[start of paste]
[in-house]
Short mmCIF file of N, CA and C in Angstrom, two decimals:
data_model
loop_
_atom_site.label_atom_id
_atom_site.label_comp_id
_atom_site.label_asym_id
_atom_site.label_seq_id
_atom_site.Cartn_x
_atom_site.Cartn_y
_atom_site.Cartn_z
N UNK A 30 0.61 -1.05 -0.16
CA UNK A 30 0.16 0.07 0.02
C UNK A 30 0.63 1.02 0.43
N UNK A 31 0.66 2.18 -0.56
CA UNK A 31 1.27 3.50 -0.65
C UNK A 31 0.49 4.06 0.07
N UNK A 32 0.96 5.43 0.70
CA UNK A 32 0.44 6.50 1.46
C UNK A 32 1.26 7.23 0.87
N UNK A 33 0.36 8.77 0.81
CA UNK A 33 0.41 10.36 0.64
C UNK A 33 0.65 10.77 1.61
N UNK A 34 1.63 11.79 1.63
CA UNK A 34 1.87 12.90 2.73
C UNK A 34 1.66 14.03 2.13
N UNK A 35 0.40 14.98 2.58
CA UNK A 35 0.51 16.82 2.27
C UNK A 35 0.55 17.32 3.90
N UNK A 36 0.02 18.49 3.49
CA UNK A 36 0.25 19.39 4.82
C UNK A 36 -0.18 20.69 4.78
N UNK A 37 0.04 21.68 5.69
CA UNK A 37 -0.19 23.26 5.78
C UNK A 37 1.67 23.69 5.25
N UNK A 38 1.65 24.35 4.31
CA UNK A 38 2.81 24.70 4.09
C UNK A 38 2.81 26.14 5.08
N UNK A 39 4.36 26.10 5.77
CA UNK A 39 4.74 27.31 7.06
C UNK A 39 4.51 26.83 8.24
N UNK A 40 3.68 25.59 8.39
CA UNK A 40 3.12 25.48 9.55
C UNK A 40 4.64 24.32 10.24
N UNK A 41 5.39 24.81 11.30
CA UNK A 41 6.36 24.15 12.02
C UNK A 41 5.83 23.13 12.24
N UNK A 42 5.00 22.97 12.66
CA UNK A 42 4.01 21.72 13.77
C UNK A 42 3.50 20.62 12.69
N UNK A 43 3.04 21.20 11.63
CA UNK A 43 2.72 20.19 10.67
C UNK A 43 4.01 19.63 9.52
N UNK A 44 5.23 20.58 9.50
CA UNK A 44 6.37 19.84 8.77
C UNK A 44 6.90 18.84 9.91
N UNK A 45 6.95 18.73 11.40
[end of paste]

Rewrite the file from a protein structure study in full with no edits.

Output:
[in-house]
Short mmCIF file of N, CA and C in Angstrom, two decimals:
data_model
loop_
_atom_site.label_atom_id
_atom_site.label_comp_id
_atom_site.label_asym_id
_atom_site.label_seq_id
_atom_site.Cartn_x
_atom_site.Cartn_y
_atom_site.Cartn_z
N UNK A 30 0.61 -1.05 -0.16
CA UNK A 30 0.16 0.07 0.02
C UNK A 30 0.63 1.02 0.43
N UNK A 31 0.66 2.18 -0.56
CA UNK A 31 1.27 3.50 -0.65
C UNK A 31 0.49 4.06 0.07
N UNK A 32 0.96 5.43 0.70
CA UNK A 32 0.44 6.50 1.46
C UNK A 32 1.26 7.23 0.87
N UNK A 33 0.36 8.77 0.81
CA UNK A 33 0.41 10.36 0.64
C UNK A 33 0.65 10.77 1.61
N UNK A 34 1.63 11.79 1.63
CA UNK A 34 1.87 12.90 2.73
C UNK A 34 1.66 14.03 2.13
N UNK A 35 0.40 14.98 2.58
CA UNK A 35 0.51 16.82 2.27
C UNK A 35 0.55 17.32 3.90
N UNK A 36 0.02 18.49 3.49
CA UNK A 36 0.25 19.39 4.82
C UNK A 36 -0.18 20.69 4.78
N UNK A 37 0.04 21.68 5.69
CA UNK A 37 -0.19 23.26 5.78
C UNK A 37 1.67 23.69 5.25
N UNK A 38 1.65 24.35 4.31
CA UNK A 38 2.81 24.70 4.09
C UNK A 38 2.81 26.14 5.08
N UNK A 39 4.36 26.10 5.77
CA UNK A 39 4.74 27.31 7.06
C UNK A 39 4.51 26.83 8.24
N UNK A 40 3.68 25.59 8.39
CA UNK A 40 3.12 25.48 9.55
C UNK A 40 4.64 24.32 10.24
N UNK A 41 5.39 24.81 11.30
CA UNK A 41 6.36 24.15 12.02
C UNK A 41 5.83 23.13 12.24
N UNK A 42 5.00 22.97 12.66
CA UNK A 42 4.01 21.72 13.77
C UNK A 42 3.50 20.62 12.69
N UNK A 43 3.04 21.20 11.63
CA UNK A 43 2.72 20.19 10.67
C UNK A 43 4.01 19.63 9.52
N UNK A 44 5.23 20.58 9.50
CA UNK A 44 6.37 19.84 8.77
C UNK A 44 6.90 18.84 9.91
N UNK A 45 6.95 18.73 11.40